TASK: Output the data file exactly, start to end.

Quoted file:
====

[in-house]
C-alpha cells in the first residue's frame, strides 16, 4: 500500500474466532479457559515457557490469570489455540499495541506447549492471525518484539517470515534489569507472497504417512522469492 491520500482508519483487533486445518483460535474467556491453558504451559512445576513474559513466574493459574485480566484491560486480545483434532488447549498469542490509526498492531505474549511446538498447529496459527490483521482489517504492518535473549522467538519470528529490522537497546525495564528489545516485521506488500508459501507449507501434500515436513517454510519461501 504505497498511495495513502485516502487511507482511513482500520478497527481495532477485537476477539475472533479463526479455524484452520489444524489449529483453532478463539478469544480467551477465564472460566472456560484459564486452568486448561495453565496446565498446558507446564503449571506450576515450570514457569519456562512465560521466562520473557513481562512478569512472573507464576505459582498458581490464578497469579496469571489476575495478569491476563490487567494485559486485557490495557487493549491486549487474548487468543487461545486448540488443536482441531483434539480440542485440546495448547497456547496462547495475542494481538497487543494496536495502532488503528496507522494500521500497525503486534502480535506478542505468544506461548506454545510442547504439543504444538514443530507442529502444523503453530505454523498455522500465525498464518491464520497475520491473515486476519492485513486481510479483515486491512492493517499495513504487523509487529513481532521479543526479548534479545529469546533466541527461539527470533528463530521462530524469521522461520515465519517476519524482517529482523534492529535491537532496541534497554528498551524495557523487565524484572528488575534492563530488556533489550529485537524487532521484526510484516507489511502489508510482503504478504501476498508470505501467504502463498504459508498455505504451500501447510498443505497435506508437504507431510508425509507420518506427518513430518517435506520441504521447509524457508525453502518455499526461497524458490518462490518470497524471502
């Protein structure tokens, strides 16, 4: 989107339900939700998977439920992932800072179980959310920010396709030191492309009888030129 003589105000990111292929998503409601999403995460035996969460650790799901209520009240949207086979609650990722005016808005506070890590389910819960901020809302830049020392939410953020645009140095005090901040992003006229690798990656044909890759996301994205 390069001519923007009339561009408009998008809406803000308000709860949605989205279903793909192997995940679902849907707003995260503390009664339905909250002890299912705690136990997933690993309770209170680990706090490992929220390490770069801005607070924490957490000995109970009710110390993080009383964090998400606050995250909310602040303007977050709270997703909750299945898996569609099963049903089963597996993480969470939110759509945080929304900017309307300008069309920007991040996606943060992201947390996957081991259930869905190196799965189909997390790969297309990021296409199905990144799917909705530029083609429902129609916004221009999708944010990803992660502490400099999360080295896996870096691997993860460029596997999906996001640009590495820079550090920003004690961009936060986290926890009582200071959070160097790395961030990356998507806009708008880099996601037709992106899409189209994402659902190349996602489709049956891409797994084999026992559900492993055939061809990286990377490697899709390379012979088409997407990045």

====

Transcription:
[in-house]
C-alpha cells in the first residue's frame, strides 16, 4: 500500500474466532479457559515457557490469570489455540499495541506447549492471525518484539517470515534489569507472497504417512522469492 491520500482508519483487533486445518483460535474467556491453558504451559512445576513474559513466574493459574485480566484491560486480545483434532488447549498469542490509526498492531505474549511446538498447529496459527490483521482489517504492518535473549522467538519470528529490522537497546525495564528489545516485521506488500508459501507449507501434500515436513517454510519461501 504505497498511495495513502485516502487511507482511513482500520478497527481495532477485537476477539475472533479463526479455524484452520489444524489449529483453532478463539478469544480467551477465564472460566472456560484459564486452568486448561495453565496446565498446558507446564503449571506450576515450570514457569519456562512465560521466562520473557513481562512478569512472573507464576505459582498458581490464578497469579496469571489476575495478569491476563490487567494485559486485557490495557487493549491486549487474548487468543487461545486448540488443536482441531483434539480440542485440546495448547497456547496462547495475542494481538497487543494496536495502532488503528496507522494500521500497525503486534502480535506478542505468544506461548506454545510442547504439543504444538514443530507442529502444523503453530505454523498455522500465525498464518491464520497475520491473515486476519492485513486481510479483515486491512492493517499495513504487523509487529513481532521479543526479548534479545529469546533466541527461539527470533528463530521462530524469521522461520515465519517476519524482517529482523534492529535491537532496541534497554528498551524495557523487565524484572528488575534492563530488556533489550529485537524487532521484526510484516507489511502489508510482503504478504501476498508470505501467504502463498504459508498455505504451500501447510498443505497435506508437504507431510508425509507420518506427518513430518517435506520441504521447509524457508525453502518455499526461497524458490518462490518470497524471502
């Protein structure tokens, strides 16, 4: 989107339900939700998977439920992932800072179980959310920010396709030191492309009888030129 003589105000990111292929998503409601999403995460035996969460650790799901209520009240949207086979609650990722005016808005506070890590389910819960901020809302830049020392939410953020645009140095005090901040992003006229690798990656044909890759996301994205 390069001519923007009339561009408009998008809406803000308000709860949605989205279903793909192997995940679902849907707003995260503390009664339905909250002890299912705690136990997933690993309770209170680990706090490992929220390490770069801005607070924490957490000995109970009710110390993080009383964090998400606050995250909310602040303007977050709270997703909750299945898996569609099963049903089963597996993480969470939110759509945080929304900017309307300008069309920007991040996606943060992201947390996957081991259930869905190196799965189909997390790969297309990021296409199905990144799917909705530029083609429902129609916004221009999708944010990803992660502490400099999360080295896996870096691997993860460029596997999906996001640009590495820079550090920003004690961009936060986290926890009582200071959070160097790395961030990356998507806009708008880099996601037709992106899409189209994402659902190349996602489709049956891409797994084999026992559900492993055939061809990286990377490697899709390379012979088409997407990045």